I have been involved in an email exchange with someone from my mailing list over about the last week. He initially asked me some questions, which I answered. Then he reported that he would be giving notice to his employer that he’d be quitting. I wasn’t sure if he meant to take up trading as full-time to replace the income, but I sensed he was thinking that way. Since I believe this individual isn’t exactly an experienced trader I was concerned and asked the question. He confirmed that his intent was indeed to quit the job to pursue trading for a living.
Now granted, I don’t know a great deal about this person. I’m only going off the impression of him being relatively new to trading, which is based on the questions he had previously asked me. But let’s start with a basic discussion of the implications of trading for a living before taking on the topic of whether one is ready to do so or not.
1) Income and benefit replacement: When you trade for a living it’s not just about making up your take home pay. It’s also about making enough to cover the required taxes as well as any benefits your employer provides. That includes things like health coverage, retirement benefits, life insurance, day care, and all that stuff. And make sure your completely understand that tax implications.
2) Generate savings: One of the things that cannot be forgotten when one is making plans to trade for a living is to consider not just income, but also generating excess profits to continue improving your overall financial situation. If you worked and traded on the side the objective of the trading would be to create wealth. Don’t forget to factor in continuing doing that.
3) Consistent income generation: One of the keys when trading for a living is generating steady income. That means having a system which is aimed at doing so. Having one which is very erratic and/or goes through long periods of drawdown can put a lot of stress on one’s finances, not to mention one’s psyche.
4) Starting stake: In order to succeed when trading for a living you need to have enough of aÂ starting account balance to produce the required income – and the excess to grow your assets – and to protect from any potential rough patches. What that amount needs to be will be based on how much income (and and extra for savings) you require and the rate of return your system can reasonably be expected to make on a consistent basis. For example, if you require an average weekly profit of $1000 and you are comfortable with your system providing a 1% weekly return, then you need at least $100,000 as your starting stake ($1000/0.01). And yes, you should be very, very conservative with your return estimates.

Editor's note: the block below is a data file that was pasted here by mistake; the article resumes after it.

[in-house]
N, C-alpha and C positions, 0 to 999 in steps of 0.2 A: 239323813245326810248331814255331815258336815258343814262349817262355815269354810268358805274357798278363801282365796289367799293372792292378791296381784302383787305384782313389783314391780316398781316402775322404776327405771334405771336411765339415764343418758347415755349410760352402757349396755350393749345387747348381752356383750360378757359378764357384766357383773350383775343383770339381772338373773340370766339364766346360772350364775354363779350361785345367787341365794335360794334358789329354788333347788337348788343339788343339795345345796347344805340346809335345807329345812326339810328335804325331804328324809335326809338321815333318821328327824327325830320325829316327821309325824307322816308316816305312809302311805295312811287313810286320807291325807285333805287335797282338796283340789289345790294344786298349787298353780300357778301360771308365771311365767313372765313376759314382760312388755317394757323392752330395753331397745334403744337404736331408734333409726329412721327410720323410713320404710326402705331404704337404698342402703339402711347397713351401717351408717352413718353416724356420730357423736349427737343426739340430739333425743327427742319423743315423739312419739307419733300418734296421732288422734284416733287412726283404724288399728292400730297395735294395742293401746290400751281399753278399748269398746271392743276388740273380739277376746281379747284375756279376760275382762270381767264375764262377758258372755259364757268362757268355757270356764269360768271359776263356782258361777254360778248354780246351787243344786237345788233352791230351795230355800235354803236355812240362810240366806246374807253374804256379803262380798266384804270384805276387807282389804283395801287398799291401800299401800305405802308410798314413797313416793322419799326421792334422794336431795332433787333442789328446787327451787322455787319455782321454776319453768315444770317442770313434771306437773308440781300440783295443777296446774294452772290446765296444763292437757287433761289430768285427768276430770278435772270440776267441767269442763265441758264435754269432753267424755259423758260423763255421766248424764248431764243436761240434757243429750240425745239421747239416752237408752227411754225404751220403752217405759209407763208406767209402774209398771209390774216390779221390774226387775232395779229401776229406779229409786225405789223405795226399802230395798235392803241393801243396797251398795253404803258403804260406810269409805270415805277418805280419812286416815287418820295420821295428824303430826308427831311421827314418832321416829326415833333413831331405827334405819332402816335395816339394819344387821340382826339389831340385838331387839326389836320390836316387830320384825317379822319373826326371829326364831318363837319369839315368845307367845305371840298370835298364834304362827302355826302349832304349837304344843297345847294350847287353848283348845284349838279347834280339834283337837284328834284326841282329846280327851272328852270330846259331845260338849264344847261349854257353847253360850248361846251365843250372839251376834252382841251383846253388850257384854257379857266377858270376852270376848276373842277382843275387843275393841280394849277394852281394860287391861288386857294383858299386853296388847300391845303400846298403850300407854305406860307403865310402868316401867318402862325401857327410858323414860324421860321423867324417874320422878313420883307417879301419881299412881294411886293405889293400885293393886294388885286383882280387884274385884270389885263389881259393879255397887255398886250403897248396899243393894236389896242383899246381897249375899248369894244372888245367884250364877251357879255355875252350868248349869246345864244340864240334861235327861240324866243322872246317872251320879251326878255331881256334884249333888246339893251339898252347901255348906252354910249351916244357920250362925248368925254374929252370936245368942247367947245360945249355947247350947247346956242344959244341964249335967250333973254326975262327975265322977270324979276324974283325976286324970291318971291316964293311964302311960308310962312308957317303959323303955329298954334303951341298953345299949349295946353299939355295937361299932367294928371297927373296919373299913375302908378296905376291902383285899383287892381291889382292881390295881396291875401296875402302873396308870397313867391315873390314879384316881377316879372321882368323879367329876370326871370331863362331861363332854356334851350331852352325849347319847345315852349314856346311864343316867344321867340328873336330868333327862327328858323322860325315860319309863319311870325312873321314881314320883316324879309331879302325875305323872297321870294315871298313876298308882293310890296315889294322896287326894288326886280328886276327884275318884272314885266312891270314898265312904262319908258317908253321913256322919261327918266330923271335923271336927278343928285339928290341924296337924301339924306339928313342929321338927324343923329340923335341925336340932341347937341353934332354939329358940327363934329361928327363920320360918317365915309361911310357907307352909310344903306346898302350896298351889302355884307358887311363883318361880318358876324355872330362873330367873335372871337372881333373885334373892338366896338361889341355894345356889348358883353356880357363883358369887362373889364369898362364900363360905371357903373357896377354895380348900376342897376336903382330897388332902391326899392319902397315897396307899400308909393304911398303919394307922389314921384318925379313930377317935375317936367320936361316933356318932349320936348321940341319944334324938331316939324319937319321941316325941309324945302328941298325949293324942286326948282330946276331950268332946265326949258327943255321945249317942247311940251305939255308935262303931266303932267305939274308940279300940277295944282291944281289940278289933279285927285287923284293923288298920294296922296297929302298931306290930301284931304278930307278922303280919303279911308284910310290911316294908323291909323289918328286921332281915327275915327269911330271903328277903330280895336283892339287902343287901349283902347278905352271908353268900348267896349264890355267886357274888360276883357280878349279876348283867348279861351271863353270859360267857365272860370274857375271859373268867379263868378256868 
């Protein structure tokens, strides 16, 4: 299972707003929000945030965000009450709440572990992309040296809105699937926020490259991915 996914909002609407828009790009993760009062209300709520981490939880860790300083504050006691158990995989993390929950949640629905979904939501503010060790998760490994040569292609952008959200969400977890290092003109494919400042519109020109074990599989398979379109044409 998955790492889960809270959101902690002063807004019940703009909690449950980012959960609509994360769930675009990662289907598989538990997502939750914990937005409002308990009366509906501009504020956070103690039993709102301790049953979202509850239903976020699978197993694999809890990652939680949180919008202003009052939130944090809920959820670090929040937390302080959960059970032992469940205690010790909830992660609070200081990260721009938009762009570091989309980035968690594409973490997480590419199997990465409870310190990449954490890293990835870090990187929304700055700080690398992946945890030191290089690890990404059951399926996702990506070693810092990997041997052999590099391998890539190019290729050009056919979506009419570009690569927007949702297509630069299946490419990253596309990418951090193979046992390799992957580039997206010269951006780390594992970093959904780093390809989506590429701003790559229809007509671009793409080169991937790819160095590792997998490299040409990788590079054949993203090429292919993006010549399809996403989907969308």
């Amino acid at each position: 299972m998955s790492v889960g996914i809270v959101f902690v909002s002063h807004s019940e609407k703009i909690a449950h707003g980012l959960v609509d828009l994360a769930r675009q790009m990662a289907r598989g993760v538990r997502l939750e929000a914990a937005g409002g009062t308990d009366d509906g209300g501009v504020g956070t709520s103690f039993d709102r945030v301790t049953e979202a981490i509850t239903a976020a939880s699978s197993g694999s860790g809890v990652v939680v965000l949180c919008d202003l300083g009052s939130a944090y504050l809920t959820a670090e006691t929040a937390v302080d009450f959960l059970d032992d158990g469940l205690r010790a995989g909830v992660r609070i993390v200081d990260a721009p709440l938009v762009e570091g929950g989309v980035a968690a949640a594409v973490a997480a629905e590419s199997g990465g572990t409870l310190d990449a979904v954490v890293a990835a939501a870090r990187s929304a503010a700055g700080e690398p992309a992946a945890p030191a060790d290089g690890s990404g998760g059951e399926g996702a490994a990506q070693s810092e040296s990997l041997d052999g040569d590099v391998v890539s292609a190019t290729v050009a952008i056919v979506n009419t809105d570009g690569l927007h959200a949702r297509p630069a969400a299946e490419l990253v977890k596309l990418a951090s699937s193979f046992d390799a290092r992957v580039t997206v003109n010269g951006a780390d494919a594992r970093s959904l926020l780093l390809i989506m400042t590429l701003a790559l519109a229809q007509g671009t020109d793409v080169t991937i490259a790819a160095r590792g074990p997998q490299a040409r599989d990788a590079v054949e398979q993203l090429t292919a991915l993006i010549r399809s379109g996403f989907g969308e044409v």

5) Creating your own job and burn out: Something very important to realize when contemplating trading for a living is that you may find yourself in a rather unpleasant situation of having traded one job for another – and potentially for a job you don’t really enjoy. This depends a lot on your trading style and methodology, of course. If you’re a day or short-term trader, trading can become a major grind. There aren’t a great many traders who last many years in that kind of situation. Just look at the trading desks of Wall Street shops to see what the burn out rate does there. If something like that happens to you, where do you go afterwards. That’s something to ponder.
OK. Now let’s talk about when you should start thinking that you could trade for a living. Here are the criteria I think you need to meet to even think about making the switch.
- You’ve been trading live for some time
- You’ve been profitable on a consistent basis for a while (the longer the better)
- The system/methodology you use can be applied more frequently than you currently do without performance degradation.
- The system/methodology you use will generateÂ relatively predictable returns
- You have more than enough capital to generate the income you require
Of course I’m not speaking here of someone with a million dollar portfolio who could potentially make a year’s worth of income off one or two trades a year. I’m talking about someone who actually needs the money to live on. My inclination is definitely to be very conservative in this kind of potentially life-altering decision.
To my mind the biggest question of all has to be: Will quitting my job and living off a trading income make me better or worse off financially. I think for a lot of people the answer will be worse.